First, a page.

Photomicrographs of the immunostained sections were generated by Laser Scanning Confocal Microscopy with a TCS SP5 microscope (Leica Microsystems) and analyzed by the I.A.S. software (Delta Sistemi, Rome, Italy).
Lesion Quantification and Cell Migration Assay
All cerebella were stained for BrdU incorporation using fluorescent methods, as described above, to identify the presence of lesions. For each cerebellum were examined 12 sections spaced with intervals of 400 μm, in order to allow a representative sampling.
The pGCPs migrating from the lesions were identified as BrdU-labeled cells in MB lesion and neighboring layers (i.e., ML and IGL) and were counted as percentage ratio to the total number of BrdU+ cells in the lesion and layers, in 10 adjacent sagittal sections per lesion. We examined all lesions present in each 6-week-old mouse analyzed, whose number for each treatment is indicated in Table 1.
The Chi square test was used to compare the percentage of positivity for MB lesions in CSF-treated mice versus Cxcl3-treated mice. Data of migration and differentiation of pGCPs were calculated as the mean ± the standard error of the mean (SEM) and compared by the Student’s t-test. All statistical tests were two-sided and a value of p < 0.05 was considered statistically significant.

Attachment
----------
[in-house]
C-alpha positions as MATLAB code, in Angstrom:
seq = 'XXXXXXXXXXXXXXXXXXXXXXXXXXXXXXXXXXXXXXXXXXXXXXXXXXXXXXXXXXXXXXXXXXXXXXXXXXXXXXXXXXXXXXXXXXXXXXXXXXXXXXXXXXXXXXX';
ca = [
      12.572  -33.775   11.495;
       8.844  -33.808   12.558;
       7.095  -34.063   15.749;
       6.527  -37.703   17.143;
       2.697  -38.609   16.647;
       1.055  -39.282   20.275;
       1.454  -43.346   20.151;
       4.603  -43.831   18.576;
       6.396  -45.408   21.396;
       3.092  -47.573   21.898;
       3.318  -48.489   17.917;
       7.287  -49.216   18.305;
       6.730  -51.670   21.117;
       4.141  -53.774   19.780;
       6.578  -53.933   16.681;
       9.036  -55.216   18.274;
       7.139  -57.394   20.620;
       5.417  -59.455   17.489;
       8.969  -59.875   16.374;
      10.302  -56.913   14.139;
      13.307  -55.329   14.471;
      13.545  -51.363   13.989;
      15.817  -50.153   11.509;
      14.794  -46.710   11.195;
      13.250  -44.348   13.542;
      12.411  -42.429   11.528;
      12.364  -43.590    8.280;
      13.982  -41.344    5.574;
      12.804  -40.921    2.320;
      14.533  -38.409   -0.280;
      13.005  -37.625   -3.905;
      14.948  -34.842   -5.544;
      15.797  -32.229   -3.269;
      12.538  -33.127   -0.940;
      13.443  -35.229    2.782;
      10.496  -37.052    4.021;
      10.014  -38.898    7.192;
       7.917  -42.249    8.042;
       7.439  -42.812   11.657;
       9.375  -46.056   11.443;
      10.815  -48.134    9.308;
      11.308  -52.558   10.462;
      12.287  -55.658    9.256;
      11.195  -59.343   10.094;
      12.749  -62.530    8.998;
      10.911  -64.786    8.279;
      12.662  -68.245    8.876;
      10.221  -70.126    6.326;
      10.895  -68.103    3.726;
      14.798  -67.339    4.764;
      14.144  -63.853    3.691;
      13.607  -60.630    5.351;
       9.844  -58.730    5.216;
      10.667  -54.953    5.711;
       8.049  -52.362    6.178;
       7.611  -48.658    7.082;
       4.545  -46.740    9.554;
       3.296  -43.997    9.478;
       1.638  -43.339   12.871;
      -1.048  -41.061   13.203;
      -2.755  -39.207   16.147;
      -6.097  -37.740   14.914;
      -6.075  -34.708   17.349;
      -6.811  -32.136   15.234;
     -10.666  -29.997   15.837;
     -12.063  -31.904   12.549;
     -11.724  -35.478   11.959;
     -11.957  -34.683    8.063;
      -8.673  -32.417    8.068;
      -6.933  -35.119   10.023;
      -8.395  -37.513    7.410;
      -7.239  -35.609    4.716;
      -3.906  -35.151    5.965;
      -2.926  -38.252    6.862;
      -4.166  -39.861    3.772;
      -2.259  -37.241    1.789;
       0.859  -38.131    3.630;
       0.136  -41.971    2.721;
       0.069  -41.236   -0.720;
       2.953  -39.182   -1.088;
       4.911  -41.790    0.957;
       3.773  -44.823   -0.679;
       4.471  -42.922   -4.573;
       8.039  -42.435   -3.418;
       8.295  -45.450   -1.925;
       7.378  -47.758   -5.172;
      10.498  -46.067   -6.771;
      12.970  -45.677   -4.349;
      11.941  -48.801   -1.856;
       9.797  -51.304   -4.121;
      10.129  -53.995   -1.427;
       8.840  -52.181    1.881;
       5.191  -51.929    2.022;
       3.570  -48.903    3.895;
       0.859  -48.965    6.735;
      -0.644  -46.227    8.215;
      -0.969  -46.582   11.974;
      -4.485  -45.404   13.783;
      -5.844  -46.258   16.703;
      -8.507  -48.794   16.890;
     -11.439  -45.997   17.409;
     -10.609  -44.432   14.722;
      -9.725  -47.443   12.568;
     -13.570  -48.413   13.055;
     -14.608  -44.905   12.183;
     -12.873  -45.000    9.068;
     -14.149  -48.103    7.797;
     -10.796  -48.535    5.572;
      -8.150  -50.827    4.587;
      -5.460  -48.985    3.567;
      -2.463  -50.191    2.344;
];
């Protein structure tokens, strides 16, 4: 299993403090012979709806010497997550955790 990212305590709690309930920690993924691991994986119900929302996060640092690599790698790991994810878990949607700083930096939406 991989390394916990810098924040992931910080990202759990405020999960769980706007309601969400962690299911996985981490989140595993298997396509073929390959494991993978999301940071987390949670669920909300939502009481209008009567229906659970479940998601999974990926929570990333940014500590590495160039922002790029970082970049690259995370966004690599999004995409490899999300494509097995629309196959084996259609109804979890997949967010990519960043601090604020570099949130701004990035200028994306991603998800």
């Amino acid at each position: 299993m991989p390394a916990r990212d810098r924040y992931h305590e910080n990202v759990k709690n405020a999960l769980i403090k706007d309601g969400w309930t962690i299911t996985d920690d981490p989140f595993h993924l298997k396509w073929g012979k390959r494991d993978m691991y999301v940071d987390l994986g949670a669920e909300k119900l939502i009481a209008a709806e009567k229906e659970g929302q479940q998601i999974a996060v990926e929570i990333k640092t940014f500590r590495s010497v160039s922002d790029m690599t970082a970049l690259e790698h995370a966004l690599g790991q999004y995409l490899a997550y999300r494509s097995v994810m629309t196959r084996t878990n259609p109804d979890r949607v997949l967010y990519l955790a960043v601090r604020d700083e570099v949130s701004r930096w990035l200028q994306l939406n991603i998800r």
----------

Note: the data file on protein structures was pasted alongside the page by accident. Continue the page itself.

The chemokine Cxcl3 or the vehicle (CSF) was administered by Alzet osmotic minipumps in the cerebella of the Ptch1+/-/Tis21-/- mice, a mouse model that we have previously generated, which develops Shh-dependent MBs at high frequency (80%) (Farioli-Vecchioli et al., 2012). The treatment lasted 4 weeks and started in 1-month-old Ptch1+/-/Tis21-/- mice, i.e., at a stage when MB lesions, generated by pGCPs, have already started to form and represent MB at its initial expansion (Kim et al., 2003; Farioli-Vecchioli et al., 2012). The lesions were identified by visualizing the proliferating pGCPs as BrdU+ cells, 1 h after an injection of BrdU (Figures 1A,B). As shown in Figures 1C–E and in Table 1, we observed that in 2-month-old Ptch1+/-/Tis21-/- mice, previously treated with Cxcl3 for 28 days, the percentage of mice presenting cerebellar lesions was 0.0%, whereas it was 62.5% in CSF-treated mice (p = 0.007 Chi square test; n = 8 mice treated with Cxcl3 and n = 8 mice treated with CSF). Correspondingly, the average number of MB lesions per cerebellum resulted 0.0 ± 0.0 in Cxcl3-treated and 0.62 ± 0.1 in vehicle-treated mice (p = 0.0042 Student’s t-test). Thus, the chronic infusion of the chemokine Cxcl3 into the cerebellum of the high frequency MB mouse model Ptch1+/-/Tis21-/- prevents and/or suppresses the development of MB lesions.